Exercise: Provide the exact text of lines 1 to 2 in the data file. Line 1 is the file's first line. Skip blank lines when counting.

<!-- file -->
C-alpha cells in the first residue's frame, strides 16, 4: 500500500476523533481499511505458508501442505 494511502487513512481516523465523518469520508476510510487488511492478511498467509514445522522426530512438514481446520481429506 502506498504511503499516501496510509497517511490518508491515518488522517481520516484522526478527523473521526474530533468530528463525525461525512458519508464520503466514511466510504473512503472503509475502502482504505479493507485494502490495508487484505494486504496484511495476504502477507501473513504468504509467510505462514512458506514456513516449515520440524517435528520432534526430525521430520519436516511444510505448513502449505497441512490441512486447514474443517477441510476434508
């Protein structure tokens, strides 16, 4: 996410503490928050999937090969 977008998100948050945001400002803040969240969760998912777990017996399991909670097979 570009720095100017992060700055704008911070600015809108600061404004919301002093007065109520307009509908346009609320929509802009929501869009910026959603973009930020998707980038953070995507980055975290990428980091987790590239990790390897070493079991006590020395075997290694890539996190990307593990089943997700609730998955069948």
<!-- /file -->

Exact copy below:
C-alpha cells in the first residue's frame, strides 16, 4: 500500500476523533481499511505458508501442505 494511502487513512481516523465523518469520508476510510487488511492478511498467509514445522522426530512438514481446520481429506 502506498504511503499516501496510509497517511490518508491515518488522517481520516484522526478527523473521526474530533468530528463525525461525512458519508464520503466514511466510504473512503472503509475502502482504505479493507485494502490495508487484505494486504496484511495476504502477507501473513504468504509467510505462514512458506514456513516449515520440524517435528520432534526430525521430520519436516511444510505448513502449505497441512490441512486447514474443517477441510476434508
């Protein structure tokens, strides 16, 4: 996410503490928050999937090969 977008998100948050945001400002803040969240969760998912777990017996399991909670097979 570009720095100017992060700055704008911070600015809108600061404004919301002093007065109520307009509908346009609320929509802009929501869009910026959603973009930020998707980038953070995507980055975290990428980091987790590239990790390897070493079991006590020395075997290694890539996190990307593990089943997700609730998955069948």